Kneib said he saw nothing unusual or unethical about the whole transaction He called it a device to accommodate the seller, not the Realtor, and argued that no transfer tax should be paid if the Realtor is acquiring the property for resale.

"It's questionable -- let's put it that way," said Charles G. Chambers, executive director of the Maryland Real Estate Commission, before referring a reporter to the attorney general's office for a formal opinion.

"The practice of not going to deed is a device that is used to avoid payment of transfer taxes," said Paul Fowler, executive vice president of the Prince George's Board of Realtors. "It's probably not ethical. The proper procedure is to go to deed."

The very hidden nature of the practice makes it difficult to determine how widespread it may be. "I can't say how common it is," said Fowler. "I know about it through rumor and speculation."

In another Eyre Drive deal, the deed, at the courthouse says that on Nov. 17, 1976, Roy S. and Patricia A. Stamm sold their home for $52,000 to Marven E. and Gladys N. Turner.

Both families did, in fact, go to settlement the same date on the property at 3603 Eyre Drive South, but not with each other.

Stamm, a Prince George's policeman long intent on moving back to his native St. Mary's County, had his home up for sale for a year without success. Finally, he signed what was described as a "guaranteed sales contract with Mike Casey Realty.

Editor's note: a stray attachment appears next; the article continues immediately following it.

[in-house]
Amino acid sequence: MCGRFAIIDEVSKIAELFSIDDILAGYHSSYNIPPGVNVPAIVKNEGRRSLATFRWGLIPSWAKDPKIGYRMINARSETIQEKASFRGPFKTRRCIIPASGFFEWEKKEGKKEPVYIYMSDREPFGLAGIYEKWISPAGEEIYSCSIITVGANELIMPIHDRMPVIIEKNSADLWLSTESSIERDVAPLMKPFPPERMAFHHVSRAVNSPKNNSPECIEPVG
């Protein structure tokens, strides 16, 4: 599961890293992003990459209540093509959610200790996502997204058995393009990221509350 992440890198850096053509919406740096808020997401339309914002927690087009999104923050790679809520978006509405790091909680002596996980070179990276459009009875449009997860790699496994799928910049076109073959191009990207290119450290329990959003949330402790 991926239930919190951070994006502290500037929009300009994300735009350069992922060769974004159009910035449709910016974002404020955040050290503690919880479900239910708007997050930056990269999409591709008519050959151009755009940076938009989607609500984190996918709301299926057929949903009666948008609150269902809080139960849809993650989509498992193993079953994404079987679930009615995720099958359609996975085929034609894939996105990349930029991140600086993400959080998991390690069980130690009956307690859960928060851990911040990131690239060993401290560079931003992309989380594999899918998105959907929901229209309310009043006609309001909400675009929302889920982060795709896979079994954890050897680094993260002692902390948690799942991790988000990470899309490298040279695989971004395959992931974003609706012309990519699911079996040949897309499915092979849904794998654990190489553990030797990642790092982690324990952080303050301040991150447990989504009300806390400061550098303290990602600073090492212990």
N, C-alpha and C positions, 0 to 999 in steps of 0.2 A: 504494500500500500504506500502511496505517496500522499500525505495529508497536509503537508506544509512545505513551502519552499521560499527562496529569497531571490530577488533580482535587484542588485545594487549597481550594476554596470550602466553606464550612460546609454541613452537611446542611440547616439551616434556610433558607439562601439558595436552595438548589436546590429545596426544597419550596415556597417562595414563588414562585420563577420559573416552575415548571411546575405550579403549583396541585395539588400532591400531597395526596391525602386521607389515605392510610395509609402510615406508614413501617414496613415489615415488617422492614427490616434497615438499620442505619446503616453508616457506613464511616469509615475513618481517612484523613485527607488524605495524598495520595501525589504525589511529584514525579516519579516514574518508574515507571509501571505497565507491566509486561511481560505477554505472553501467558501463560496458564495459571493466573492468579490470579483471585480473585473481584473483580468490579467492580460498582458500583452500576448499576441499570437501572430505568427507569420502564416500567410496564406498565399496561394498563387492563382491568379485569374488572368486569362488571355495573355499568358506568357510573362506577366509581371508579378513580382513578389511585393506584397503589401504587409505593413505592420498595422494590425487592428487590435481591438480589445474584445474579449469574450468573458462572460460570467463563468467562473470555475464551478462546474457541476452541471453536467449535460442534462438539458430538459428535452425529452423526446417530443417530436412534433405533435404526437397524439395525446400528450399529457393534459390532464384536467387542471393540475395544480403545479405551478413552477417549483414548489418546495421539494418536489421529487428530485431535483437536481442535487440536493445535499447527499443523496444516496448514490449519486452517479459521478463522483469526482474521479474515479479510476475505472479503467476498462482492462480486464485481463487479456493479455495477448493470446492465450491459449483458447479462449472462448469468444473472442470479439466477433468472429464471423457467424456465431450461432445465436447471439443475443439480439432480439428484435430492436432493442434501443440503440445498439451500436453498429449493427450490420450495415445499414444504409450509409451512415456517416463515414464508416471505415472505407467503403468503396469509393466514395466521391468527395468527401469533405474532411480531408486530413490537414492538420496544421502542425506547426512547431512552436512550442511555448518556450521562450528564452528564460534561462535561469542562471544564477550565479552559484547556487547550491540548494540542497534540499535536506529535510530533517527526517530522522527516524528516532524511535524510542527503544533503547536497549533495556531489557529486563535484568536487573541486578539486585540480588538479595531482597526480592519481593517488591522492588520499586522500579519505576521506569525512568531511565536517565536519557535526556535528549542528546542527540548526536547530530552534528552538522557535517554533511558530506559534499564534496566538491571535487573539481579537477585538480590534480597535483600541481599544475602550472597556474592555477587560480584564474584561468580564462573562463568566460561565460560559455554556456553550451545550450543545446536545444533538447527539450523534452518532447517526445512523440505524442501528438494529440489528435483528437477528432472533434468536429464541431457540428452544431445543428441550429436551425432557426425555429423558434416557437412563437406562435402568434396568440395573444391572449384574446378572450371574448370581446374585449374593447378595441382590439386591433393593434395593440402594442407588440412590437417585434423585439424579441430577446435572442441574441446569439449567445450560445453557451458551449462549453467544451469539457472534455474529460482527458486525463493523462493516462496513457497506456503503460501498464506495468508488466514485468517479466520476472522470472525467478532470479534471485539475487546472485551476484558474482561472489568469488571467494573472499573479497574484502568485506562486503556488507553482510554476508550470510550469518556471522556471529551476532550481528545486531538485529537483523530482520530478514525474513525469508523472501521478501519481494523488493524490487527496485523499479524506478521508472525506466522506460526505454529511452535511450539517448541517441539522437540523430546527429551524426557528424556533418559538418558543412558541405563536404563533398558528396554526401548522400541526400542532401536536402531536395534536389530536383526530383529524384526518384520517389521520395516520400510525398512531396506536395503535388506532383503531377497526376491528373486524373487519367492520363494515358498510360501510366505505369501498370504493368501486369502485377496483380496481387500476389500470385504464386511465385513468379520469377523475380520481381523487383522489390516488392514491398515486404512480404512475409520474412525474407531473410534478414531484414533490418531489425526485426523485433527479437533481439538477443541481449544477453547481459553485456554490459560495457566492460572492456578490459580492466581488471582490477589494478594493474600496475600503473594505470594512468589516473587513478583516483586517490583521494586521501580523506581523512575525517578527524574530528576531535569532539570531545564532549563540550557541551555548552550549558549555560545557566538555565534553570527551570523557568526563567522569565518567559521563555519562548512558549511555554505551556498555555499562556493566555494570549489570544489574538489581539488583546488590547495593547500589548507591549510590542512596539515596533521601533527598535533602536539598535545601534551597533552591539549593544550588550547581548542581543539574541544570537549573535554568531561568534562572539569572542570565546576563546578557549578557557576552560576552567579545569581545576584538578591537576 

The contract was signed Sept. 17, 1976. On that date, Stamm sold his property to Casey for $41,600. Under the terms of the agreement, the property was then Casey's to sell, with the profit all going to the realty firm.

Although the pre-printed contract signed by the Stamms was headed "Guaranteed Sales Contract --" normally understood to guarantee a sale to the Realtor only if the Realtor fails to find an outside buyer -- Casey said the agreement constituted "an outright sale to us. . . . On the date we contracted with the Stamms, they were out of it."

Less than a month later, on Oct. 13, the Turners signed a contract to buy the property from Casey for $52,000.

Why wasn't Stamm's sale to Casey recorded and transfer tax paid on the deal?

"It was not a transfer of ownership," Casey contends. "Equitable title," a legal phrase meaning an interest in a property that would be recognized as such in a court but not necessarily recorded, "doesn't matter," Casey said.

Now resettled in St. Mary's, Stamm remains somewhat puzzled by the whole transaction. "I thought I got the shaft on the deal myself," he said. "I didn't quite understand everything that happened with the Realtor."

In the case of 3510 Eyre Drive South, the recorded title passed from Michael J. and Kathryn S. Thornell on Jan. 2, 1976, to the Douglas Realty Co., for $39,000, and then to Robert L. and Anne Robinson eight months later for $47,500. Douglas paid taxes on the interim transaction.

Mike Tornell had been an Air Forceofficer attached to the surgeon general's office in the Forrestal Building. He and his wife say they became unhappy with the Meadows when the population ratio shifted from what Thornell described as a "good racial balance" of 60 percent white and 40 percent black to a majority of black families.

The Thornells first put their house on the market in October 1975, at a price in the upper $40,000s. "We didn't seem to be getting traffic through there," said Michael Thornell, 38, whotook a job as director of equipment planning for a Minnesota medical facility.

Unable to sell their property through a conventional listing, the Thornells signed a guaranteed sales agreement with Douglas. The realty firm purchased the property at less that its appraised worth when the agreement expired.

"It was a help to them," said the Douglas agent who handled the sale. "I've seen Douglas take a loss helping people out."